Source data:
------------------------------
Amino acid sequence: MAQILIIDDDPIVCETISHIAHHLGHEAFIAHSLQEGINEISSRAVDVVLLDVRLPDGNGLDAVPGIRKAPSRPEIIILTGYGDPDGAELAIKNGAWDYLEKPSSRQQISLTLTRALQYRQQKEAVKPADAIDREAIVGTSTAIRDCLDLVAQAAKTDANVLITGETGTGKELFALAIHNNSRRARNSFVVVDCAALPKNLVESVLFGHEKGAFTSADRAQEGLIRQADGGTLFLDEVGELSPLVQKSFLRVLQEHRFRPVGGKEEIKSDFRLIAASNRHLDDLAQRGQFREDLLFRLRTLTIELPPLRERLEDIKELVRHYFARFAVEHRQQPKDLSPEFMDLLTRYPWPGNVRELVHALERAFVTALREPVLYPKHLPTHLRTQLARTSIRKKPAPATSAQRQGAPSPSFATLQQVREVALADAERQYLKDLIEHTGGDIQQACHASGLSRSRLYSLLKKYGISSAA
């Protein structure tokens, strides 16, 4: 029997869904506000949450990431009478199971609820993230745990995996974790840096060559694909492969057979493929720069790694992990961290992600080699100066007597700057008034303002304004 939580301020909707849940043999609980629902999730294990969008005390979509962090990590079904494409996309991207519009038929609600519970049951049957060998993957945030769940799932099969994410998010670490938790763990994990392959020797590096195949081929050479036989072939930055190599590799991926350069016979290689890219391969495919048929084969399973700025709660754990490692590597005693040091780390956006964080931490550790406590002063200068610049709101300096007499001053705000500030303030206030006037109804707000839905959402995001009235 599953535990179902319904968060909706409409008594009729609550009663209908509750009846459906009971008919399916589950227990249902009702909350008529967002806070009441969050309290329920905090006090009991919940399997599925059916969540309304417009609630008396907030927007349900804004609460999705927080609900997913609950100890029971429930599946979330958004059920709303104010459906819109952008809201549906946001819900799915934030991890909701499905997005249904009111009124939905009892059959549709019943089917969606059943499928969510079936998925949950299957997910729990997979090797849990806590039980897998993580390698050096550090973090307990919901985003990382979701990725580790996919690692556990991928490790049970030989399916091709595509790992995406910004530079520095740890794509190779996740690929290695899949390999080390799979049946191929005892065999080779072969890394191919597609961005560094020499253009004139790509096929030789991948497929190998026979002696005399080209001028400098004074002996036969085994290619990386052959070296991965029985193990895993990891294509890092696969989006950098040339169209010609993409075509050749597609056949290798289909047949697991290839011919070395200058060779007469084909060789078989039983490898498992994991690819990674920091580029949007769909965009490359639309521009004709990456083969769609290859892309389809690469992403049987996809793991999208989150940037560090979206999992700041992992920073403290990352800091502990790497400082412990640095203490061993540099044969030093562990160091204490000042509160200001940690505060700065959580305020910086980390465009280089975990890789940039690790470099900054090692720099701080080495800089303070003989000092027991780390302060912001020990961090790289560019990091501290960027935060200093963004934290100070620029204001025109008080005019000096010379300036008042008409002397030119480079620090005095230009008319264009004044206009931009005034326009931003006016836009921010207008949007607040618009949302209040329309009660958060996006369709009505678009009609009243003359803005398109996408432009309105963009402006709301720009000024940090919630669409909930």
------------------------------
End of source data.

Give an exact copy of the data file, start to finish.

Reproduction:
Amino acid sequence: MAQILIIDDDPIVCETISHIAHHLGHEAFIAHSLQEGINEISSRAVDVVLLDVRLPDGNGLDAVPGIRKAPSRPEIIILTGYGDPDGAELAIKNGAWDYLEKPSSRQQISLTLTRALQYRQQKEAVKPADAIDREAIVGTSTAIRDCLDLVAQAAKTDANVLITGETGTGKELFALAIHNNSRRARNSFVVVDCAALPKNLVESVLFGHEKGAFTSADRAQEGLIRQADGGTLFLDEVGELSPLVQKSFLRVLQEHRFRPVGGKEEIKSDFRLIAASNRHLDDLAQRGQFREDLLFRLRTLTIELPPLRERLEDIKELVRHYFARFAVEHRQQPKDLSPEFMDLLTRYPWPGNVRELVHALERAFVTALREPVLYPKHLPTHLRTQLARTSIRKKPAPATSAQRQGAPSPSFATLQQVREVALADAERQYLKDLIEHTGGDIQQACHASGLSRSRLYSLLKKYGISSAA
């Protein structure tokens, strides 16, 4: 029997869904506000949450990431009478199971609820993230745990995996974790840096060559694909492969057979493929720069790694992990961290992600080699100066007597700057008034303002304004 939580301020909707849940043999609980629902999730294990969008005390979509962090990590079904494409996309991207519009038929609600519970049951049957060998993957945030769940799932099969994410998010670490938790763990994990392959020797590096195949081929050479036989072939930055190599590799991926350069016979290689890219391969495919048929084969399973700025709660754990490692590597005693040091780390956006964080931490550790406590002063200068610049709101300096007499001053705000500030303030206030006037109804707000839905959402995001009235 599953535990179902319904968060909706409409008594009729609550009663209908509750009846459906009971008919399916589950227990249902009702909350008529967002806070009441969050309290329920905090006090009991919940399997599925059916969540309304417009609630008396907030927007349900804004609460999705927080609900997913609950100890029971429930599946979330958004059920709303104010459906819109952008809201549906946001819900799915934030991890909701499905997005249904009111009124939905009892059959549709019943089917969606059943499928969510079936998925949950299957997910729990997979090797849990806590039980897998993580390698050096550090973090307990919901985003990382979701990725580790996919690692556990991928490790049970030989399916091709595509790992995406910004530079520095740890794509190779996740690929290695899949390999080390799979049946191929005892065999080779072969890394191919597609961005560094020499253009004139790509096929030789991948497929190998026979002696005399080209001028400098004074002996036969085994290619990386052959070296991965029985193990895993990891294509890092696969989006950098040339169209010609993409075509050749597609056949290798289909047949697991290839011919070395200058060779007469084909060789078989039983490898498992994991690819990674920091580029949007769909965009490359639309521009004709990456083969769609290859892309389809690469992403049987996809793991999208989150940037560090979206999992700041992992920073403290990352800091502990790497400082412990640095203490061993540099044969030093562990160091204490000042509160200001940690505060700065959580305020910086980390465009280089975990890789940039690790470099900054090692720099701080080495800089303070003989000092027991780390302060912001020990961090790289560019990091501290960027935060200093963004934290100070620029204001025109008080005019000096010379300036008042008409002397030119480079620090005095230009008319264009004044206009931009005034326009931003006016836009921010207008949007607040618009949302209040329309009660958060996006369709009505678009009609009243003359803005398109996408432009309105963009402006709301720009000024940090919630669409909930």